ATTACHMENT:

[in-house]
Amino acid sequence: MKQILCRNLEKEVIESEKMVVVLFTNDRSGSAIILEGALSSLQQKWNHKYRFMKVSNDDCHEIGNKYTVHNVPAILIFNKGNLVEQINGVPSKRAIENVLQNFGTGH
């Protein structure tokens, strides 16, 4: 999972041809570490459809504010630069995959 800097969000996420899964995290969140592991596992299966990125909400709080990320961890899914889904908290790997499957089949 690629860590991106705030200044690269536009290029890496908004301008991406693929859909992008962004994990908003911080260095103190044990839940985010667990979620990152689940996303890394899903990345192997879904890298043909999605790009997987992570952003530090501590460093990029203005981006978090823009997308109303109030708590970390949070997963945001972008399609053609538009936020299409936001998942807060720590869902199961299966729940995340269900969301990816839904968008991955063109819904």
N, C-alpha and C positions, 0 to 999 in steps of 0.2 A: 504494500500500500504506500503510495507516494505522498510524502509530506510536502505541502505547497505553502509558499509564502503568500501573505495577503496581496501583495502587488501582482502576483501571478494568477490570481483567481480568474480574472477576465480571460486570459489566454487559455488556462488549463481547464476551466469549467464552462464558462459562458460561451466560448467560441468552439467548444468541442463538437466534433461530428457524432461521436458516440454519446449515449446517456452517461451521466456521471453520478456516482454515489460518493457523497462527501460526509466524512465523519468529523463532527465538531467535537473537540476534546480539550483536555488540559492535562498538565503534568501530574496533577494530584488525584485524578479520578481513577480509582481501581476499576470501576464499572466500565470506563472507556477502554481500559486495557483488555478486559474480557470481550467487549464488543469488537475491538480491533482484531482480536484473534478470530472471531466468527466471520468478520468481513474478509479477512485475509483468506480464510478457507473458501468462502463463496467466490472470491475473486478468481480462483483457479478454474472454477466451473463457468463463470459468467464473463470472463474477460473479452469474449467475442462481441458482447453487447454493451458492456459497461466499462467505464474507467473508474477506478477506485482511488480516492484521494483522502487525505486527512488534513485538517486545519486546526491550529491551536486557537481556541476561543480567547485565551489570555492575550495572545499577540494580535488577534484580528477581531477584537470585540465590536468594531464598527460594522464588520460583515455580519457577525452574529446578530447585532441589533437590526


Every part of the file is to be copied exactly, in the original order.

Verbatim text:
[in-house]
Amino acid sequence: MKQILCRNLEKEVIESEKMVVVLFTNDRSGSAIILEGALSSLQQKWNHKYRFMKVSNDDCHEIGNKYTVHNVPAILIFNKGNLVEQINGVPSKRAIENVLQNFGTGH
């Protein structure tokens, strides 16, 4: 999972041809570490459809504010630069995959 800097969000996420899964995290969140592991596992299966990125909400709080990320961890899914889904908290790997499957089949 690629860590991106705030200044690269536009290029890496908004301008991406693929859909992008962004994990908003911080260095103190044990839940985010667990979620990152689940996303890394899903990345192997879904890298043909999605790009997987992570952003530090501590460093990029203005981006978090823009997308109303109030708590970390949070997963945001972008399609053609538009936020299409936001998942807060720590869902199961299966729940995340269900969301990816839904968008991955063109819904």
N, C-alpha and C positions, 0 to 999 in steps of 0.2 A: 504494500500500500504506500503510495507516494505522498510524502509530506510536502505541502505547497505553502509558499509564502503568500501573505495577503496581496501583495502587488501582482502576483501571478494568477490570481483567481480568474480574472477576465480571460486570459489566454487559455488556462488549463481547464476551466469549467464552462464558462459562458460561451466560448467560441468552439467548444468541442463538437466534433461530428457524432461521436458516440454519446449515449446517456452517461451521466456521471453520478456516482454515489460518493457523497462527501460526509466524512465523519468529523463532527465538531467535537473537540476534546480539550483536555488540559492535562498538565503534568501530574496533577494530584488525584485524578479520578481513577480509582481501581476499576470501576464499572466500565470506563472507556477502554481500559486495557483488555478486559474480557470481550467487549464488543469488537475491538480491533482484531482480536484473534478470530472471531466468527466471520468478520468481513474478509479477512485475509483468506480464510478457507473458501468462502463463496467466490472470491475473486478468481480462483483457479478454474472454477466451473463457468463463470459468467464473463470472463474477460473479452469474449467475442462481441458482447453487447454493451458492456459497461466499462467505464474507467473508474477506478477506485482511488480516492484521494483522502487525505486527512488534513485538517486545519486546526491550529491551536486557537481556541476561543480567547485565551489570555492575550495572545499577540494580535488577534484580528477581531477584537470585540465590536468594531464598527460594522464588520460583515455580519457577525452574529446578530447585532441589533437590526